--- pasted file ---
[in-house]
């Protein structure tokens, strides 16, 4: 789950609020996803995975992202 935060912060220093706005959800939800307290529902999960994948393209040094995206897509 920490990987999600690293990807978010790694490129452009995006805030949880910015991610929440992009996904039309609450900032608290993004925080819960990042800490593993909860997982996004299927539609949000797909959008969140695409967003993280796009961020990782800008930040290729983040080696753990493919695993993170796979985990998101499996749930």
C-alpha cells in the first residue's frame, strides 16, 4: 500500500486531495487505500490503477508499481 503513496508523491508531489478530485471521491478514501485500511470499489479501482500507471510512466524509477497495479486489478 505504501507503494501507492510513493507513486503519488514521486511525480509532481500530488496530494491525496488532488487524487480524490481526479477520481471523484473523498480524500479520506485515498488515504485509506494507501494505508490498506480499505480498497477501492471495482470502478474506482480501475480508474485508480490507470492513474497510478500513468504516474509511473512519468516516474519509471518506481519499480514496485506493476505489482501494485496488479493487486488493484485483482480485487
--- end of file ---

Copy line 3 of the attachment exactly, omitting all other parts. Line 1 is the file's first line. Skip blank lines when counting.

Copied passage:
C-alpha cells in the first residue's frame, strides 16, 4: 500500500486531495487505500490503477508499481 503513496508523491508531489478530485471521491478514501485500511470499489479501482500507471510512466524509477497495479486489478 505504501507503494501507492510513493507513486503519488514521486511525480509532481500530488496530494491525496488532488487524487480524490481526479477520481471523484473523498480524500479520506485515498488515504485509506494507501494505508490498506480499505480498497477501492471495482470502478474506482480501475480508474485508480490507470492513474497510478500513468504516474509511473512519468516516474519509471518506481519499480514496485506493476505489482501494485496488479493487486488493484485483482480485487